The proposed solar project will be located in a valley between Christian Hill Road and Shave Hill Road and will be surrounded by trees. It will generate enough clean energy to affordably power nearly 10,000 homes and won’t be visible from 99.87% of Lovell.

A proposed solar project with large benefits and little impact.

Walden Solar Maine III

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Minimal Impact on Lovell

No part of the project will be visible from Kezar Lake, Kezar Pond, Sabattus Mountain, Smarts Hill, Bryant Hill, Eastman Hill, and Hatch Hill. In fact, the project is shielded by existing topography and vegetation from more than 99% of the town. This includes all public, private, and municipal land and bodies of water.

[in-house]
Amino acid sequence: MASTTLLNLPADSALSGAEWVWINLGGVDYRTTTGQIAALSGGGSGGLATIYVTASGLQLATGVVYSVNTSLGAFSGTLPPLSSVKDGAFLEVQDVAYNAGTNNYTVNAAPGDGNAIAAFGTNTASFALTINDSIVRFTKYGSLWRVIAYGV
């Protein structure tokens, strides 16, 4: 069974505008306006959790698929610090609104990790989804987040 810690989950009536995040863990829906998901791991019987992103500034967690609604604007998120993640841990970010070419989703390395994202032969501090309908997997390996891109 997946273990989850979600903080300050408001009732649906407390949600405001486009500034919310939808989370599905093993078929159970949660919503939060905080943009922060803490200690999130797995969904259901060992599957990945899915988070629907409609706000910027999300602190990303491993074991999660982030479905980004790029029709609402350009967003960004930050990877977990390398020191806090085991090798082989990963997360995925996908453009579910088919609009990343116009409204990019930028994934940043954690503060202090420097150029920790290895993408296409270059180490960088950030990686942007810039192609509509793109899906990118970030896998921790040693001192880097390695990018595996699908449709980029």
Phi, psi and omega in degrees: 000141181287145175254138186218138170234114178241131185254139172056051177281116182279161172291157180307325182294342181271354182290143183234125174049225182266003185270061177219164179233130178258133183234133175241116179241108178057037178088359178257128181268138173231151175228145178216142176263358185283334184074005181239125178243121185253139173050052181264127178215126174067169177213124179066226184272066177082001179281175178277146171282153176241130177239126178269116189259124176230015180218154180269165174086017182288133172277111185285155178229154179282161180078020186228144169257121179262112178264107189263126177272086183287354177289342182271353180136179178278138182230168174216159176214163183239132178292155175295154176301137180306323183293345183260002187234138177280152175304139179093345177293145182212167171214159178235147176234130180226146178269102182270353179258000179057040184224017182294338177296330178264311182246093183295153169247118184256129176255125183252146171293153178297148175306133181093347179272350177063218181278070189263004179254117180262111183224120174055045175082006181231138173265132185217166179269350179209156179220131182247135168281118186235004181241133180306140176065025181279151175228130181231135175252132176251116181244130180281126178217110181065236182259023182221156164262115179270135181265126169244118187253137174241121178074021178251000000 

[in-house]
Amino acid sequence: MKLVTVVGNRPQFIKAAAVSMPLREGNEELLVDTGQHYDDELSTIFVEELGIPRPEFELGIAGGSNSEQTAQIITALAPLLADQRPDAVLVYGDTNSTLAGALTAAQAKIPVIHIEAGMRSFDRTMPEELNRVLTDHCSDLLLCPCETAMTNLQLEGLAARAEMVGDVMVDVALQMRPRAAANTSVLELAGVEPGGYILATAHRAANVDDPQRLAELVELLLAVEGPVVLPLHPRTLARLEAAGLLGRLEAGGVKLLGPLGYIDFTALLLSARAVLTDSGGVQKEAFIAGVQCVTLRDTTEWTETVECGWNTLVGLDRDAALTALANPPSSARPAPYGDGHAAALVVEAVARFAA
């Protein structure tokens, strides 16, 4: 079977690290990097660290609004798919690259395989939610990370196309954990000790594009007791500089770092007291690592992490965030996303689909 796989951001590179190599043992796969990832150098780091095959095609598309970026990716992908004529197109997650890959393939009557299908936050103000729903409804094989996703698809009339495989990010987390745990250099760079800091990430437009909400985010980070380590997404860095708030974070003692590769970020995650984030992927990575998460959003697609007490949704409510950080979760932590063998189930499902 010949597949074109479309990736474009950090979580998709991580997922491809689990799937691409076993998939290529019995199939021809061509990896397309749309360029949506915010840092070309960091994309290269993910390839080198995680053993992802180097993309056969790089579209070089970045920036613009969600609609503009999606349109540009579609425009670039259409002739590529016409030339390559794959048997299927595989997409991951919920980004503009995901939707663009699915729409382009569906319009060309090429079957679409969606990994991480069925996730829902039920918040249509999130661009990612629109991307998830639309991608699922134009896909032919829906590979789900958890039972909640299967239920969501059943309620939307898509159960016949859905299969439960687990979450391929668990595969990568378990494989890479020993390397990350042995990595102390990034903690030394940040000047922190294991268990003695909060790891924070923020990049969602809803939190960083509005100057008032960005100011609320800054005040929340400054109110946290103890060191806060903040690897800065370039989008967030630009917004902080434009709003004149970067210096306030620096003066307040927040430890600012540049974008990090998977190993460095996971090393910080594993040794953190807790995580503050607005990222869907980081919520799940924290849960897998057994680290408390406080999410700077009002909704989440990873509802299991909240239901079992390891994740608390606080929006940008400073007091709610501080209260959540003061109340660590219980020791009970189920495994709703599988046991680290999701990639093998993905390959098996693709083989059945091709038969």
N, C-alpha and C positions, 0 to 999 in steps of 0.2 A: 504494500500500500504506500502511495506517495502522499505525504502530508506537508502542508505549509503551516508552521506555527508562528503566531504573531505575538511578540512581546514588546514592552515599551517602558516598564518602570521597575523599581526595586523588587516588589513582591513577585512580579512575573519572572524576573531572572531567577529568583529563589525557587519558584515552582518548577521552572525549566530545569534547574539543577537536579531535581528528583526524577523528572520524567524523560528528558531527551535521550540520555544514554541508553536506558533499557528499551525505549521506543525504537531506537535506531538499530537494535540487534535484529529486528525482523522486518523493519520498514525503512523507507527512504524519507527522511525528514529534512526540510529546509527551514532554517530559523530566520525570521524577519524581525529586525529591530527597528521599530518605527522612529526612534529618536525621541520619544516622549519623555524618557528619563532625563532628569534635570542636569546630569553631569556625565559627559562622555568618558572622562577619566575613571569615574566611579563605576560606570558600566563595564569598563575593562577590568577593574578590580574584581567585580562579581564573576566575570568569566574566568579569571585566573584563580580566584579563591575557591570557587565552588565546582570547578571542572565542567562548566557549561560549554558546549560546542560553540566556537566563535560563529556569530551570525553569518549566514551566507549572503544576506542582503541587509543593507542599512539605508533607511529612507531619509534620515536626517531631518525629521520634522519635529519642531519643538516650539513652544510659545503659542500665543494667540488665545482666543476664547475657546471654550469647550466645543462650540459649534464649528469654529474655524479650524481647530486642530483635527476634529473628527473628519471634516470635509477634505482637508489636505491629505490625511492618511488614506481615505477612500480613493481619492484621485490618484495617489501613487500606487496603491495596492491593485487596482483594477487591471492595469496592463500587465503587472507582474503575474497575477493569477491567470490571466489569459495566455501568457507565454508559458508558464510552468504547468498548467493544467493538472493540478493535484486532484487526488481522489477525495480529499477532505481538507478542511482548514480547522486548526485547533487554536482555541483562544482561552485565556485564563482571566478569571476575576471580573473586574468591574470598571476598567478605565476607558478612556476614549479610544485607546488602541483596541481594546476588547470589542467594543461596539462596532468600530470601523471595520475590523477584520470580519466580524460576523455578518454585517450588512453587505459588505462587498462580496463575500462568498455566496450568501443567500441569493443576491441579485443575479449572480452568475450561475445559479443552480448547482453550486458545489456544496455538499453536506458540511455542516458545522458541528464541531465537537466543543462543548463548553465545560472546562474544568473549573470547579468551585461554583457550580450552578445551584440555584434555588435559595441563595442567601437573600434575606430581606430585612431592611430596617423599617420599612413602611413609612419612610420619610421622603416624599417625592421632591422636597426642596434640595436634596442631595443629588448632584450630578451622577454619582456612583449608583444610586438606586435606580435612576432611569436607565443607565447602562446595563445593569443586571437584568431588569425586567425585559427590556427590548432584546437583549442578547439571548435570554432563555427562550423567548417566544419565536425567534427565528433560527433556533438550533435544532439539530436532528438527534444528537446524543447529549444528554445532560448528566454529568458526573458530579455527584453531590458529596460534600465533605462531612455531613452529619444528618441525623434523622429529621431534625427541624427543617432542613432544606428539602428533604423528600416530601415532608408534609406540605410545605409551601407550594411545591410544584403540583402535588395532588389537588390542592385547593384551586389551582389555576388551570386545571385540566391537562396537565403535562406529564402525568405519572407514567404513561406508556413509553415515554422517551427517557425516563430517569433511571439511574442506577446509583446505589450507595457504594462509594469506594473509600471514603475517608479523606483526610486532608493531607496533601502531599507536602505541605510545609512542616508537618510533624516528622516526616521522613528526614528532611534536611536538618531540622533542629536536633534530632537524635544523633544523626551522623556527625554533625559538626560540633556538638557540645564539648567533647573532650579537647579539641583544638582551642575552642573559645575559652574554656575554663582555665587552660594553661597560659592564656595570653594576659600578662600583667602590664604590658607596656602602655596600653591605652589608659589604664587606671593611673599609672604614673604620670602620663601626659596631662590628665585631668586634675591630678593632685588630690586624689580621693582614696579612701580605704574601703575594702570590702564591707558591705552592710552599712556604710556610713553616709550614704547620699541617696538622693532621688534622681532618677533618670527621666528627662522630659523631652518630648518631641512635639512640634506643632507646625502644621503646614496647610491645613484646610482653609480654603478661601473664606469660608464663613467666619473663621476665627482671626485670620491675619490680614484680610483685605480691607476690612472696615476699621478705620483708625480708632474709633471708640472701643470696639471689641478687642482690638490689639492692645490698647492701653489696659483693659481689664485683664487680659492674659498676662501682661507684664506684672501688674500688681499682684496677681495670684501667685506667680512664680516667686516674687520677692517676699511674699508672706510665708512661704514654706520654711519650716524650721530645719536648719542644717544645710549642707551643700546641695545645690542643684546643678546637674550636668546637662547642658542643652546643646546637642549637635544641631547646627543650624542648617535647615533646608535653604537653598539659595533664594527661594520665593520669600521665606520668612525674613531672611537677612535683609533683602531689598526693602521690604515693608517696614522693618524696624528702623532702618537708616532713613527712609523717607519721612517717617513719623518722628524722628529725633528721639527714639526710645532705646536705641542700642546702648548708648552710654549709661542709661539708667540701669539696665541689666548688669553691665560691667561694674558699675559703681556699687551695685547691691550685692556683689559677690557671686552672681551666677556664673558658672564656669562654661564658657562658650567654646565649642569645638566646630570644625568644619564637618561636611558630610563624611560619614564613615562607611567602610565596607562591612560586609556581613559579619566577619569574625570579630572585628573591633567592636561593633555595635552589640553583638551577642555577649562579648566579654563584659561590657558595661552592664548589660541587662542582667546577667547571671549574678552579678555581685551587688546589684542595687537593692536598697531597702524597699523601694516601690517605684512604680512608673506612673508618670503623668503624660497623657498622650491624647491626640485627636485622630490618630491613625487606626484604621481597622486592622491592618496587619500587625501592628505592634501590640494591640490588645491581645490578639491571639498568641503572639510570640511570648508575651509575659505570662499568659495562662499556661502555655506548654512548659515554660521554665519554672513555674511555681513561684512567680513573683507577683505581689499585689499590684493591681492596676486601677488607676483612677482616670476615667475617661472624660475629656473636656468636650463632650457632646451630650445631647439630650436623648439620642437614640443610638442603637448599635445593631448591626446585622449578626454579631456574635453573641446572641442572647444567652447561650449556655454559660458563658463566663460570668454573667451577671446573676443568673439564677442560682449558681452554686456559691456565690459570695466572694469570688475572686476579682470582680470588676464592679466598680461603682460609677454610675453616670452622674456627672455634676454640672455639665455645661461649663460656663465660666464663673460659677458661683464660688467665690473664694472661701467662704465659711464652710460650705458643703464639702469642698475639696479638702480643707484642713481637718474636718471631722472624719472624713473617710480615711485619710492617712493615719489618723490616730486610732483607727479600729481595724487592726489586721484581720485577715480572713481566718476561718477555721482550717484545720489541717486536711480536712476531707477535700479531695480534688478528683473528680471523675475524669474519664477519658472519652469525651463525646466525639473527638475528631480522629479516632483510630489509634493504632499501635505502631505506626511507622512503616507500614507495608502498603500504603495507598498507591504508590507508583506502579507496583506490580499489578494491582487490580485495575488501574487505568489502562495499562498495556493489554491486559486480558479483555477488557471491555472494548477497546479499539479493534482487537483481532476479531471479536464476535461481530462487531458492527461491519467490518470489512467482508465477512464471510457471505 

Benefits for Property Tax Payers

The property taxes from Walden Solar Maine III would be enough to cover all of Lovell’s road maintenance. The $147,000 it will pay in property taxes in year one will equal 13.3% of the 2021 municipal budget.

Project Benefits

Village Green in Lovell Maine.jpg

Protects What Makes Lovell Special

Preserves 80 acres of new conservation land near the Greater Lovell Land Trust’s Lower Bay Reserve. The solar project will generate virtually no noise.

Image by Ricardo Gomez Angel

Local Economic Development

Construction of the solar project will create 200 good paying jobs. Walden Renewables will also invest $1.6 million in job training for Maine workers.

Let us know if you are interested in working on the project by joining our Contractor Database.


Frequently Asked Questions

What is Walden Solar Maine III?